The nice thing about Star Alliance international frequent flier tickets is that they entitle you to a stopover, which makes for a much more interesting trip than just one destination would afford. Case in point: my trip in 2004, when on a free ticket I went to Israel for a week, and then on my way home stopped off in Frankfurt, from where I took a train into the Balkans. Each leg was incredibly poignant on its own, and together made for one of the most profound fortnights of my life.
Of course, not all of my trips are that long, and this past one was for just a long weekend. Also, I wasn’t allowed a stopover because I’d routed my ticket as an open-jaw, into Berlin and out of Hamburg. However it turns out that the rules let you have up to 24 hours in one place before it counts as an official stopover, so through some creative planning I managed to get myself a bonus day in London on the way home from my law school reunion in Germany.
Readers of my old blog know that I did a semester abroad while in law school, at Bucerius Law School in Hamburg. Bucerius is a fairly new institution, less than a decade old, and stands as the first private law school in Germany. It’s named after Gerd Bucerius, who was himself a judge. During the Nazi era he became frustrated at being co-opted as a cog for an unjust machine, so he resigned his post and worked as a lawyer to try to defend against it. When the war ended and the British controlled Hamburg, they recognized him as not being complicit in Nazi crimes and so awarded him a printing license. With that he started the paper, Die Zeit, and the wealth he accumulated as a result was then bequeathed to a foundation, Zeit-Stiftung, which funds many worthy projects, including the Bucerius Law school.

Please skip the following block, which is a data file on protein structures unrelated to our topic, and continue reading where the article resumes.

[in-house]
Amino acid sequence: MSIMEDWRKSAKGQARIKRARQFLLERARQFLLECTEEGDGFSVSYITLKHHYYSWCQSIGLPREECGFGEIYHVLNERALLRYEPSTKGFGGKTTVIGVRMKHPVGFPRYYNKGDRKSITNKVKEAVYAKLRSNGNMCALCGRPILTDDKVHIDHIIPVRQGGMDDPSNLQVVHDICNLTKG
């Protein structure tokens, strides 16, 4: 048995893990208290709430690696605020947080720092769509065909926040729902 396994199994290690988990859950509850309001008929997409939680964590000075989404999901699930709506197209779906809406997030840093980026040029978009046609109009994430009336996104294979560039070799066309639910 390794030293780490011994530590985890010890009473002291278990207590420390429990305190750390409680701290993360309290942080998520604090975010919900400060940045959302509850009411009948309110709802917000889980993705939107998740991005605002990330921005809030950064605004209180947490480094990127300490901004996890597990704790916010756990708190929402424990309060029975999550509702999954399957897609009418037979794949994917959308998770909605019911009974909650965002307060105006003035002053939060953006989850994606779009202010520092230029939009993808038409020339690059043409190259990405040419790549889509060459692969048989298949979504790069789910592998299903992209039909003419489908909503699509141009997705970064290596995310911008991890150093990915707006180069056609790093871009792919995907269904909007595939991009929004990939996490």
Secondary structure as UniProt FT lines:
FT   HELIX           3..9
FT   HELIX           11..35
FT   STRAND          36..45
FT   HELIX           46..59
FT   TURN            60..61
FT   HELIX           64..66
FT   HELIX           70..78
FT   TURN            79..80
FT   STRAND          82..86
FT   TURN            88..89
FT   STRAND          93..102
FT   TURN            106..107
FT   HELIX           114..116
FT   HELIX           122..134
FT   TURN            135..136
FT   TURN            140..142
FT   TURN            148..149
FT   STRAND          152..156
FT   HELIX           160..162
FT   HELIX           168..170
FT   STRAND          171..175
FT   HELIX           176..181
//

As a law student there were some opportunity costs in doing a semester abroad, like certain classes I didn’t get to take or extra-curriculars I didn’t get to pursue at my home law school while I was away. But on balance I am sure I came out way ahead by doing it. By connecting with this other school and community I’ve been able to become connected with people and law around the world.
And this weekend was a chance to meet with some of those people again. However, in my earlier account of my arrival in Germany I discussed my two failed errands in Berlin, when I failed to re-activate my German cell phone and also failed to locate an appropriate travel adapter for my laptop. Both of these failures really reflected a failure in packing, when I failed to pack my travel adapter for my laptop and also failed to include the paperwork with my phone, which, thanks to some post-9/11 German law, apparently was necessary to have in order for O2 to agree to turn it back on, but the upshot was that I lacked any sort of information technology to properly support my various rendezvous in Hamburg and London. Fortunately for the most part it all worked out anyway.
After arriving in Hamburg Thursday night I checked into the hostel at Landungsbrueken. Apart from it having a lock-out in the morning, I thought it was a decent hostel, albeit a little hard to find in the dark… It also included a decent German breakfast (mostly cold cuts, cheese, bread and butter). Friday morning I went to the school to meet up with some of the German friends from my time as a student there, who are now heavily embroiled in their year-long study for the Staatsexam. The Staatsexam seems to be like the bar exam on steroids. I tried congratulating them for having completed their degrees, but like every American JD realizes come graduation time when the bar exam suddenly looms, the degree itself seems pretty meaningless.
That afternoon began the events for the official reunion, beginning with a job fair that was followed by a reception. I then holed up in a computer lab to play with the Internet, which reminded me so much of my time as a student at Bucerius. I’d had no Internet at home, so I’d often stay late at school tooling around on it (I was apparently notorious for being tethered to my laptop). Though there have been some changes to the school since I left (including a new addition), as I left the other night, strolling down the quiet, dark corridors, it smelled, sounded, and felt just like it had three years before.